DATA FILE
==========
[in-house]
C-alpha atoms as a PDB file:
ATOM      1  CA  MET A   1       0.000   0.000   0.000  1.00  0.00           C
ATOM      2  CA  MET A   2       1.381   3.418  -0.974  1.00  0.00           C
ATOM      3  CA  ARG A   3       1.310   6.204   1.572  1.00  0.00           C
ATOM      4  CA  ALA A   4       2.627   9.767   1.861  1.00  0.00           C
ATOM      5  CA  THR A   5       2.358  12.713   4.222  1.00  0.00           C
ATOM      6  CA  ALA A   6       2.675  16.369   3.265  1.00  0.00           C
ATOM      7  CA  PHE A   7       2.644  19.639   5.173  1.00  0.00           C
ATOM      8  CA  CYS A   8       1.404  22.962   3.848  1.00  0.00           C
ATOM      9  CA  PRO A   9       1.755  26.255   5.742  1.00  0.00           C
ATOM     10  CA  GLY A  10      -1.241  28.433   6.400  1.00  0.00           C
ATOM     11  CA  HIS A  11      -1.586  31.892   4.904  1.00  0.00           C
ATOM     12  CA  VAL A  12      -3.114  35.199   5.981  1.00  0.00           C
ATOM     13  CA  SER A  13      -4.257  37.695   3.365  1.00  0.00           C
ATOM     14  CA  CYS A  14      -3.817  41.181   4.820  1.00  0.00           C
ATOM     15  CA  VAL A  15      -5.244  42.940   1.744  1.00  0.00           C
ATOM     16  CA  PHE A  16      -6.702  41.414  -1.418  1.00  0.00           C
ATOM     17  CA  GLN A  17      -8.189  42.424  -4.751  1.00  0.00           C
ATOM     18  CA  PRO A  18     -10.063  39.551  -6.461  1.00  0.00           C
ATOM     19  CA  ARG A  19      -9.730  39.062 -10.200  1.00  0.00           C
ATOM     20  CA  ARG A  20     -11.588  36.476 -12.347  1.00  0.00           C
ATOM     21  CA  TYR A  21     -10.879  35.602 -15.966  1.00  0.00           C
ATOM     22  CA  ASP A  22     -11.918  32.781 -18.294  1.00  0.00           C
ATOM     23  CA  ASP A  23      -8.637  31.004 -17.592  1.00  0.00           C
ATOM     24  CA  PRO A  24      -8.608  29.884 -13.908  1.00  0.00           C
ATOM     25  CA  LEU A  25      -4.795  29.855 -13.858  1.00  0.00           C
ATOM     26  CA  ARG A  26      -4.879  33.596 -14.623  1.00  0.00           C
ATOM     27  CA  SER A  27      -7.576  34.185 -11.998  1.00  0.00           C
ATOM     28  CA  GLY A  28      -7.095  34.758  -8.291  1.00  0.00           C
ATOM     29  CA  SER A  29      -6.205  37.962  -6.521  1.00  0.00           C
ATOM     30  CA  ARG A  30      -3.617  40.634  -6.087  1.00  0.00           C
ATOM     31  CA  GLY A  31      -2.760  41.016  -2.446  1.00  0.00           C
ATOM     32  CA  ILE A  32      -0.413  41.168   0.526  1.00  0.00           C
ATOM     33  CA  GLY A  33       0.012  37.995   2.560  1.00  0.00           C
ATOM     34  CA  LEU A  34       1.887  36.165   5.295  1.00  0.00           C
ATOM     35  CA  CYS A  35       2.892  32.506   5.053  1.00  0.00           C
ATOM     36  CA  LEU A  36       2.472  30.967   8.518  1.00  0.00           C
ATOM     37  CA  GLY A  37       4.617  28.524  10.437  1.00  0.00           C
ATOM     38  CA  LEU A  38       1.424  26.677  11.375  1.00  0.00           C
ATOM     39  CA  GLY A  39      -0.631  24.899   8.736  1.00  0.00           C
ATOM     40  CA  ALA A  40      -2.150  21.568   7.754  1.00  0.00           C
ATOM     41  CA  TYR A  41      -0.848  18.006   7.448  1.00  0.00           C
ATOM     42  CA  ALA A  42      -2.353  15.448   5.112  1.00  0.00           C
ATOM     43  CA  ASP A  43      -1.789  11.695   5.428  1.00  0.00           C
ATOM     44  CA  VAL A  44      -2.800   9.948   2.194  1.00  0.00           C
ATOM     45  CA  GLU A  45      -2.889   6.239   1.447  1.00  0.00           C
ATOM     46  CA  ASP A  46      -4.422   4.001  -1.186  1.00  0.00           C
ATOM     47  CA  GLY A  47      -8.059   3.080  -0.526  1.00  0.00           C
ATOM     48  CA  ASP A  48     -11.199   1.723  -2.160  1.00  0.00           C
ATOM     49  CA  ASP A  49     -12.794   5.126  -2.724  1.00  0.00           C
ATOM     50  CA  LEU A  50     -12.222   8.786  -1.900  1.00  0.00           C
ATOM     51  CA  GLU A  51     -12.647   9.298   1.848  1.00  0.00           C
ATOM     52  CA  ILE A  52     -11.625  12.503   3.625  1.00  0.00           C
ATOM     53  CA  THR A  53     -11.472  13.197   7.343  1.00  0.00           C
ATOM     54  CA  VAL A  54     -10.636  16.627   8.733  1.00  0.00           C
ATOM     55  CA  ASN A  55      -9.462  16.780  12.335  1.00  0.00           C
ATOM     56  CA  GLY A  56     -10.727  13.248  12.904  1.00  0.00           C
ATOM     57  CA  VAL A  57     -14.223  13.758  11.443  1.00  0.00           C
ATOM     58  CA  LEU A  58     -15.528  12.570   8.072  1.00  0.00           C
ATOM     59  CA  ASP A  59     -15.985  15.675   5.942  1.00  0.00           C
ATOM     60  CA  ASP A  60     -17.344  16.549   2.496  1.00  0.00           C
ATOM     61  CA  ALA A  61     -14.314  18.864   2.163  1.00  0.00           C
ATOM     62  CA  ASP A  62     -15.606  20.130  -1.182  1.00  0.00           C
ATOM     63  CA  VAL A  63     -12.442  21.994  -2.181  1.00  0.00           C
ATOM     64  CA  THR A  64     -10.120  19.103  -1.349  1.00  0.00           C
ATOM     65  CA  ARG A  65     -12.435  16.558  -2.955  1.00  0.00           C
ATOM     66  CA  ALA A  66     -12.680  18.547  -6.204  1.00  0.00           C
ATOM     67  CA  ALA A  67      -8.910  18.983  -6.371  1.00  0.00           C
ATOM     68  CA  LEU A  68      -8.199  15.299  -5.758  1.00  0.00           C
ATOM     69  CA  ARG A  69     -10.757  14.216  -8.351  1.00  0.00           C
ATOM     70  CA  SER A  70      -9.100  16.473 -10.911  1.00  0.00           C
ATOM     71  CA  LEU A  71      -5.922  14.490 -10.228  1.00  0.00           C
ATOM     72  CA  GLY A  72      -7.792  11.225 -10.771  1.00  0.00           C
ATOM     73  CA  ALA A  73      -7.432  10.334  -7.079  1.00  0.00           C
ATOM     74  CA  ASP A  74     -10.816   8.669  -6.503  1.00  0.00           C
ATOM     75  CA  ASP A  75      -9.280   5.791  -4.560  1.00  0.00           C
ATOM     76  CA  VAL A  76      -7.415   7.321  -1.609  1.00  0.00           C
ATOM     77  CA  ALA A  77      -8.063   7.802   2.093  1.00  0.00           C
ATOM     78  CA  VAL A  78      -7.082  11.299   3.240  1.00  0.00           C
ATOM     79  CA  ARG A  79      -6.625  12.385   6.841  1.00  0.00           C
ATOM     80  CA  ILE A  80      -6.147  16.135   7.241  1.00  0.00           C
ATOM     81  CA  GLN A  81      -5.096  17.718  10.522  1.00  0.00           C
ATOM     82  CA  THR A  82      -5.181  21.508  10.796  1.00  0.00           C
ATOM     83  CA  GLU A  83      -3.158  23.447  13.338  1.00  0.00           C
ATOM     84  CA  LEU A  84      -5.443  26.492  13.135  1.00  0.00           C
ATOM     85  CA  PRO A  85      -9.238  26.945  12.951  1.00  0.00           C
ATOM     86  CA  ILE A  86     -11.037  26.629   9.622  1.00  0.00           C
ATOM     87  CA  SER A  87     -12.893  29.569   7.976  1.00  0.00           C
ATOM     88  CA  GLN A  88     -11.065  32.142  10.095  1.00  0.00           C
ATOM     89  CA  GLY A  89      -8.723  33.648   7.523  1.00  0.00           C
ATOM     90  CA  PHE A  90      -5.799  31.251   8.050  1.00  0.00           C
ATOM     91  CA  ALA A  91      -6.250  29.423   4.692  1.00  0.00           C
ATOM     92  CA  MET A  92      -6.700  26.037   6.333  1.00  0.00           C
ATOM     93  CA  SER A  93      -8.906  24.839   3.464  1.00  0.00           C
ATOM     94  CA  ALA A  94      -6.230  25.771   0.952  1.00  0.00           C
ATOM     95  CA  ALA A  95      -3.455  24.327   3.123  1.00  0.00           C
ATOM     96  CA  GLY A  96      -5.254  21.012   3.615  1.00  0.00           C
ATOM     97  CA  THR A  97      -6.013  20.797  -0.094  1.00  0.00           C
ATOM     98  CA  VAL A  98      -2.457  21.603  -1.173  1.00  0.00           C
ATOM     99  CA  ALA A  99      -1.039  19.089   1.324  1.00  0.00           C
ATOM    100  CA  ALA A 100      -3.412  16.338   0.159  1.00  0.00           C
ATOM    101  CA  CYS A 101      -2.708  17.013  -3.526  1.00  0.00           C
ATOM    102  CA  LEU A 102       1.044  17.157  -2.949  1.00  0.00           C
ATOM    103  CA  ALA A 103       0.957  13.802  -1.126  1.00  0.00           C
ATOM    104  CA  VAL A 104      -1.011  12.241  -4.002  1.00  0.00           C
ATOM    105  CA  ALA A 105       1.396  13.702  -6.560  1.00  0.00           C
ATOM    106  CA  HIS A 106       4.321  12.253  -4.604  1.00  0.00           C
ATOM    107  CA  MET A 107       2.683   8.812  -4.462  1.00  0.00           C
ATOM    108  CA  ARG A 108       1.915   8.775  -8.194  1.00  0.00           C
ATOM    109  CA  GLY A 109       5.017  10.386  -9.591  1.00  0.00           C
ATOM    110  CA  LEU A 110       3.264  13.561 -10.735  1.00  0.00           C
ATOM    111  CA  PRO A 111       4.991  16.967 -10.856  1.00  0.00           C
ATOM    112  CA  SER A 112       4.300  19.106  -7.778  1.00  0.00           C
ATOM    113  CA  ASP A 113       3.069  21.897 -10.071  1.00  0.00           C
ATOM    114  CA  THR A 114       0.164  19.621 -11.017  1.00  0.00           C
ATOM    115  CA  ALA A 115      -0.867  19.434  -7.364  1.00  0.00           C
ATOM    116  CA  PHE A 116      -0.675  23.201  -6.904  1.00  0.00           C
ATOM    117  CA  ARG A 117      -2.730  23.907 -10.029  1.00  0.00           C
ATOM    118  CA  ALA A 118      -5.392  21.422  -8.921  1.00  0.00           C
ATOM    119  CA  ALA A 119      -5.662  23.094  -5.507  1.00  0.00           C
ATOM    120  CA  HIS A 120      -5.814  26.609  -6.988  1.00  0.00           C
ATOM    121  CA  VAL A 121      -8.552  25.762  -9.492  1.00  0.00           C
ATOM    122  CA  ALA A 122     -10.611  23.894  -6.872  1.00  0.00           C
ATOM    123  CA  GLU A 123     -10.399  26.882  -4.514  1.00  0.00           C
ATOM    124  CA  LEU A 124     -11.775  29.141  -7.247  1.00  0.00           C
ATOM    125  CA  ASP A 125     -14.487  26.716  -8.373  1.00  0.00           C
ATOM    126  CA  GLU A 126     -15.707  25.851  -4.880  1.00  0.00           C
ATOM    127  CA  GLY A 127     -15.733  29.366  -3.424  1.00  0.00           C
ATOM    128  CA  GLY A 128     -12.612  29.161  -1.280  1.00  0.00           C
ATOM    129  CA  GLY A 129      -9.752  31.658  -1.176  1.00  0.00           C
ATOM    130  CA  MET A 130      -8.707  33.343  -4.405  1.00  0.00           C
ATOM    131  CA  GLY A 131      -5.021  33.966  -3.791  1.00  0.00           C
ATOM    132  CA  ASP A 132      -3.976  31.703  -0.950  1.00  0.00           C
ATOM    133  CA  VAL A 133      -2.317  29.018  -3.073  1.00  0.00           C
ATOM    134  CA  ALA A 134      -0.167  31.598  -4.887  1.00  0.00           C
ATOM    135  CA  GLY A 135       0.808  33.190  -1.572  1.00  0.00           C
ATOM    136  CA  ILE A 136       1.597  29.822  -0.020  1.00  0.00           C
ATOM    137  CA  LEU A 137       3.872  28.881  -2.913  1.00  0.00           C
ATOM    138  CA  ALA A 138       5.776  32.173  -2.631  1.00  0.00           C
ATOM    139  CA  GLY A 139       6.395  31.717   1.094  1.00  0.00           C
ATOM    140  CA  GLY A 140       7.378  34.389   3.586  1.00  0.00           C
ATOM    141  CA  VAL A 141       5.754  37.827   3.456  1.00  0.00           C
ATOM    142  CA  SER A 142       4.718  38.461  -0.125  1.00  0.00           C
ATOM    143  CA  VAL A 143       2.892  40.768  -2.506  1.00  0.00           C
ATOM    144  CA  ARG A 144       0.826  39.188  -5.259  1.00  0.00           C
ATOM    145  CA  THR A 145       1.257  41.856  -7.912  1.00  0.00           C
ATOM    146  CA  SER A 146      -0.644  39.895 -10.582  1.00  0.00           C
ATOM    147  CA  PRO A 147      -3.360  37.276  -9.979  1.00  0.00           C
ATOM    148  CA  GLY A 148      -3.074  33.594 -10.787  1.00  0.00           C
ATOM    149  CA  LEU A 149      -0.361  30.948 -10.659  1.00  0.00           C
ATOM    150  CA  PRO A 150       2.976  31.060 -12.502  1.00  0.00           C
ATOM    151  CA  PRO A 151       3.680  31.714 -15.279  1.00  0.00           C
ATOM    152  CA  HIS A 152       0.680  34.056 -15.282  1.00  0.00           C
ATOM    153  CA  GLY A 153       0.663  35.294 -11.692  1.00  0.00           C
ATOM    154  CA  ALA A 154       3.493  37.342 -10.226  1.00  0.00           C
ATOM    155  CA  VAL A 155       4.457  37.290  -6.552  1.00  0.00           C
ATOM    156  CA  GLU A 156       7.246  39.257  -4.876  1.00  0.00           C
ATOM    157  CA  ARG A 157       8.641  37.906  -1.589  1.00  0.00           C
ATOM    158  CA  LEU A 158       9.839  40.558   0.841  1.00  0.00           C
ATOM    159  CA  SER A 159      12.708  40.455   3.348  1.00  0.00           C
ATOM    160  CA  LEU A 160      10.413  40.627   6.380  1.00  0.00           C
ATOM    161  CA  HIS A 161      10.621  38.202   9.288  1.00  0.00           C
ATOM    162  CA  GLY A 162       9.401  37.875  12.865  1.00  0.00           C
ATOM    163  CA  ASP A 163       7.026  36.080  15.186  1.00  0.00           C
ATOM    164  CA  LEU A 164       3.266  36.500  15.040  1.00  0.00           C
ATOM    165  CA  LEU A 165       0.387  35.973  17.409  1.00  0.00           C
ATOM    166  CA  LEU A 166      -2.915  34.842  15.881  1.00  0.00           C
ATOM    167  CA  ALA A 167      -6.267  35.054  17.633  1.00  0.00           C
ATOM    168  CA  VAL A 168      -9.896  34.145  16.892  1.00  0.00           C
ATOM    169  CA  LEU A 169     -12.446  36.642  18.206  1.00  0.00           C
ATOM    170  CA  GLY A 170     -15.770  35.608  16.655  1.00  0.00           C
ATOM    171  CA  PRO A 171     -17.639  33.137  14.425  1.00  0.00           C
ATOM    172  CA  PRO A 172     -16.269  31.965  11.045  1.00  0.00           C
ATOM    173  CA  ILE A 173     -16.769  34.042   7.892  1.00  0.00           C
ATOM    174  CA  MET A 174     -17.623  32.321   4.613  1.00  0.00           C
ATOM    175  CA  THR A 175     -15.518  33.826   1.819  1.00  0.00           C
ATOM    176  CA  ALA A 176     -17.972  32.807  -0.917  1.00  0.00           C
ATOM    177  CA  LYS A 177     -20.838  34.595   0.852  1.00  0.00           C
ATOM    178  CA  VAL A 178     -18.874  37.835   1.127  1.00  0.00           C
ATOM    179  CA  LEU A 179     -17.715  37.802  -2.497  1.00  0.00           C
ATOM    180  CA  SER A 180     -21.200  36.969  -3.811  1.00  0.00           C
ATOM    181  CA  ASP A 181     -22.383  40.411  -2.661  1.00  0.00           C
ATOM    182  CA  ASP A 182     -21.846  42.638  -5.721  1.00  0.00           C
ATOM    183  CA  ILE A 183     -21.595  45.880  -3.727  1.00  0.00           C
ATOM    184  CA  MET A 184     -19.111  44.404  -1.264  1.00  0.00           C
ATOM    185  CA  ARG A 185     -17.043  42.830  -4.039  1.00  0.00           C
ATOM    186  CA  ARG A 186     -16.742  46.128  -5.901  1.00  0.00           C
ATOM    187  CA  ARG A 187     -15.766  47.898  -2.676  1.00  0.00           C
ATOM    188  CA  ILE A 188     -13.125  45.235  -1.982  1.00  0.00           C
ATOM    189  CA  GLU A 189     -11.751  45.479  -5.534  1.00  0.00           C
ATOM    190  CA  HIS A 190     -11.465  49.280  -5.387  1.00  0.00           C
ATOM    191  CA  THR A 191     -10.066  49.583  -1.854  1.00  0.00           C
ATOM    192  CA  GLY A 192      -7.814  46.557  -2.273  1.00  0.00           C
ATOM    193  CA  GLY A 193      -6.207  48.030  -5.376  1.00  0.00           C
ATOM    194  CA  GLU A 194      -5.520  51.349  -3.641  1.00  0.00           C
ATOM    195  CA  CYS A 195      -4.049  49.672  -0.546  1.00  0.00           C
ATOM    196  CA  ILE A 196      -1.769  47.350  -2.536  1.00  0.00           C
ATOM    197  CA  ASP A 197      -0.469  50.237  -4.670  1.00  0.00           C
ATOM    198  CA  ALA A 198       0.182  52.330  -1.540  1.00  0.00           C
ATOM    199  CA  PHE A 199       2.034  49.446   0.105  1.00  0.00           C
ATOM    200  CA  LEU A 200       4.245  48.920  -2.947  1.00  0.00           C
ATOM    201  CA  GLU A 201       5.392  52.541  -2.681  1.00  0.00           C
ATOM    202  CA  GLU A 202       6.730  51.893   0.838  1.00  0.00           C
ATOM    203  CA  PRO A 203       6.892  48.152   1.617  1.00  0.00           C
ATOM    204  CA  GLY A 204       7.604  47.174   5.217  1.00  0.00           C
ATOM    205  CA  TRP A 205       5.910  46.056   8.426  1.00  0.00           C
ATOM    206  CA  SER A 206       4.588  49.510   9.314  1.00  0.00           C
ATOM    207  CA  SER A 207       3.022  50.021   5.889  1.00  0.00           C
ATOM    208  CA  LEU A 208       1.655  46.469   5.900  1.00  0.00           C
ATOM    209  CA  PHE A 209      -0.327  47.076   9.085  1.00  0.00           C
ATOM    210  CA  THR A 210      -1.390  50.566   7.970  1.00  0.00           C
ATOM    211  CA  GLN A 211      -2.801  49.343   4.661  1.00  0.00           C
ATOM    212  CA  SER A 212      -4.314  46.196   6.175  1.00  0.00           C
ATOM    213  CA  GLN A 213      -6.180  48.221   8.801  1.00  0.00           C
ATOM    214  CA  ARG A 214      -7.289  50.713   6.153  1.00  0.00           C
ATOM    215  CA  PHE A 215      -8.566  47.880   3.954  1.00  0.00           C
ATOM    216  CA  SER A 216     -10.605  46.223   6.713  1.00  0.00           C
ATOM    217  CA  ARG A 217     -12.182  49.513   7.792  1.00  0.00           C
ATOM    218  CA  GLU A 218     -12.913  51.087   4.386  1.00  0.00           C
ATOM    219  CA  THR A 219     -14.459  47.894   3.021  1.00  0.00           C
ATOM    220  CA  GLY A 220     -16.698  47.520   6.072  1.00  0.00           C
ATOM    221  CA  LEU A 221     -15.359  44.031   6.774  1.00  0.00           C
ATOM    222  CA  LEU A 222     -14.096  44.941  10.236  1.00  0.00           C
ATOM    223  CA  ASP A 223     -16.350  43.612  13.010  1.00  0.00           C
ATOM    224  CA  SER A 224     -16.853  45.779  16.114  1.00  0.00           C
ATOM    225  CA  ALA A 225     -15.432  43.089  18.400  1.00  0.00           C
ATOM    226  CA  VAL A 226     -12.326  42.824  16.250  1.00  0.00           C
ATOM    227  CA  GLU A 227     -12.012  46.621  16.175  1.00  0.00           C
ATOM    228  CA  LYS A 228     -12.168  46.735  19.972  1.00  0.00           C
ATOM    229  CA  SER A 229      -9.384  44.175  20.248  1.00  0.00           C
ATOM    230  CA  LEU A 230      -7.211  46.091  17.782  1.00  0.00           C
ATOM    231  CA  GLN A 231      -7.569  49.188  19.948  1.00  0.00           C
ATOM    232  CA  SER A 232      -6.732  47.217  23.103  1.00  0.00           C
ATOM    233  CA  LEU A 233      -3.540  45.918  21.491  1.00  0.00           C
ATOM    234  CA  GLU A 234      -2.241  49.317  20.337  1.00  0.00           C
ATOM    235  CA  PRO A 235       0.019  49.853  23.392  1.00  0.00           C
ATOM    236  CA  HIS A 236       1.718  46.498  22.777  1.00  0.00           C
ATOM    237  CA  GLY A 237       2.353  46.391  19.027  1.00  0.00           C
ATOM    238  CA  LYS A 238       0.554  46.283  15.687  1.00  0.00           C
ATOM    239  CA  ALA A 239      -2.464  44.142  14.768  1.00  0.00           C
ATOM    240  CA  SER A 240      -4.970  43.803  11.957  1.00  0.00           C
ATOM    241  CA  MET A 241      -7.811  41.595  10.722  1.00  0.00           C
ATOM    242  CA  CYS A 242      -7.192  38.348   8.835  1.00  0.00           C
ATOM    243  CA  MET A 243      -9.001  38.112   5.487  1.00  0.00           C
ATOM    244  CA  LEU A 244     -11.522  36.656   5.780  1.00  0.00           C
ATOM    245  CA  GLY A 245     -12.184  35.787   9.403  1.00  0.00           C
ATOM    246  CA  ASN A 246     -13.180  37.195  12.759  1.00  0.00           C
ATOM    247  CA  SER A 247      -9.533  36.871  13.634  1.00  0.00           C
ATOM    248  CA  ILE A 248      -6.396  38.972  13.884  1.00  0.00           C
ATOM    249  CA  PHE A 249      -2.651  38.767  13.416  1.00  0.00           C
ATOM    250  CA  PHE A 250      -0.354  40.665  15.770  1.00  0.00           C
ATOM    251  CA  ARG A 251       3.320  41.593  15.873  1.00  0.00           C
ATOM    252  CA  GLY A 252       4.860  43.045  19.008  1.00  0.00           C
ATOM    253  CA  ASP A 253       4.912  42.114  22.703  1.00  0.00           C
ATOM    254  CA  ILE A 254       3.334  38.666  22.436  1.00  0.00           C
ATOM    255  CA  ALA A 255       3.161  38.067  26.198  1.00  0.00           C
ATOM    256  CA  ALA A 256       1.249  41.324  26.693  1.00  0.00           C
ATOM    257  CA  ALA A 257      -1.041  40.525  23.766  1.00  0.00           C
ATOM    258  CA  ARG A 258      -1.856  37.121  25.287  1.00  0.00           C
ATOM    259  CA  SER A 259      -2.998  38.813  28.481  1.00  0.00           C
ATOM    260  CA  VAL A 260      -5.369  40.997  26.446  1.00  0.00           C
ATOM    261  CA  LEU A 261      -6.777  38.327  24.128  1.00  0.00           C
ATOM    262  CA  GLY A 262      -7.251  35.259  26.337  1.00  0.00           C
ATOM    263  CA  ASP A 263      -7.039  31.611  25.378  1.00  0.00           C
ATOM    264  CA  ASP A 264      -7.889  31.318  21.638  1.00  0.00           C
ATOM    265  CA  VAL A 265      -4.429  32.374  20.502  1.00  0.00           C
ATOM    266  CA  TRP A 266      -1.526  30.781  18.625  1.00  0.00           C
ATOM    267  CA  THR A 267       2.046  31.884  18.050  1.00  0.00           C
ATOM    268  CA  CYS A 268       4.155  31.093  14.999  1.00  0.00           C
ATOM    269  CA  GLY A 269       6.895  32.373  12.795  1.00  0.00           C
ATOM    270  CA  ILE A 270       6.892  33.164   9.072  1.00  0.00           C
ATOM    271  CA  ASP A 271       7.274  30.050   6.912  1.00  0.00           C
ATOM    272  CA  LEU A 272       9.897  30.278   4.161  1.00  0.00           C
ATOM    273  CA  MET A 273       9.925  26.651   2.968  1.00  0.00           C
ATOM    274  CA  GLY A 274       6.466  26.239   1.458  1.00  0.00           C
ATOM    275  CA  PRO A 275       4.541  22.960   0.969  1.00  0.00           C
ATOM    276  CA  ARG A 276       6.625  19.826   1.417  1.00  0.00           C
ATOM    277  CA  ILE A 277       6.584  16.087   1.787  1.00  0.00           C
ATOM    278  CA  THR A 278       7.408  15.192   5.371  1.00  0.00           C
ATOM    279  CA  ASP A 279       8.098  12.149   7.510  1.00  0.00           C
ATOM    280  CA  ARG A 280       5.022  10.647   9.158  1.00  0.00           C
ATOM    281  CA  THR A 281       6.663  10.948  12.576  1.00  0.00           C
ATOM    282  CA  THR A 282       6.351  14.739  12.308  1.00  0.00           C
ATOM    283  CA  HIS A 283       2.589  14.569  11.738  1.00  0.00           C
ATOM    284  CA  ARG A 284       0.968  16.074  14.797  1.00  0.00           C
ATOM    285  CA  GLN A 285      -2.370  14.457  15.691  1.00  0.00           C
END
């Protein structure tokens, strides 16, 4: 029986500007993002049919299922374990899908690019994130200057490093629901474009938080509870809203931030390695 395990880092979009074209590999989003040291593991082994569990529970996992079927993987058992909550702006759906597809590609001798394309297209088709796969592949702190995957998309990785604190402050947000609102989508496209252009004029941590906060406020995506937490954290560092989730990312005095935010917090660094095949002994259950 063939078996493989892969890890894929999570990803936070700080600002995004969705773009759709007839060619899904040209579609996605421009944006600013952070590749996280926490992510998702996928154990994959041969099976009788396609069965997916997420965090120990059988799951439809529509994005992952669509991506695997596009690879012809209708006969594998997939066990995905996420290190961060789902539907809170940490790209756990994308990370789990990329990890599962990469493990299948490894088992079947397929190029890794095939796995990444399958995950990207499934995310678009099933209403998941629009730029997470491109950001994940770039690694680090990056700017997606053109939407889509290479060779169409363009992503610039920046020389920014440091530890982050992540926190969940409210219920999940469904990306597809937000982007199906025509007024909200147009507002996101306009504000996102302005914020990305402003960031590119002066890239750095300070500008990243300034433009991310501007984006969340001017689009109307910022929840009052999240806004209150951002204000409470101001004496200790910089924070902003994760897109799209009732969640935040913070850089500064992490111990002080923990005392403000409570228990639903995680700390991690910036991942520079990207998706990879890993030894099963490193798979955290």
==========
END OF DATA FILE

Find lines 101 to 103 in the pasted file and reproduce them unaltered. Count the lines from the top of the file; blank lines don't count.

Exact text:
ATOM     99  CA  ALA A  99      -1.039  19.089   1.324  1.00  0.00           C
ATOM    100  CA  ALA A 100      -3.412  16.338   0.159  1.00  0.00           C
ATOM    101  CA  CYS A 101      -2.708  17.013  -3.526  1.00  0.00           C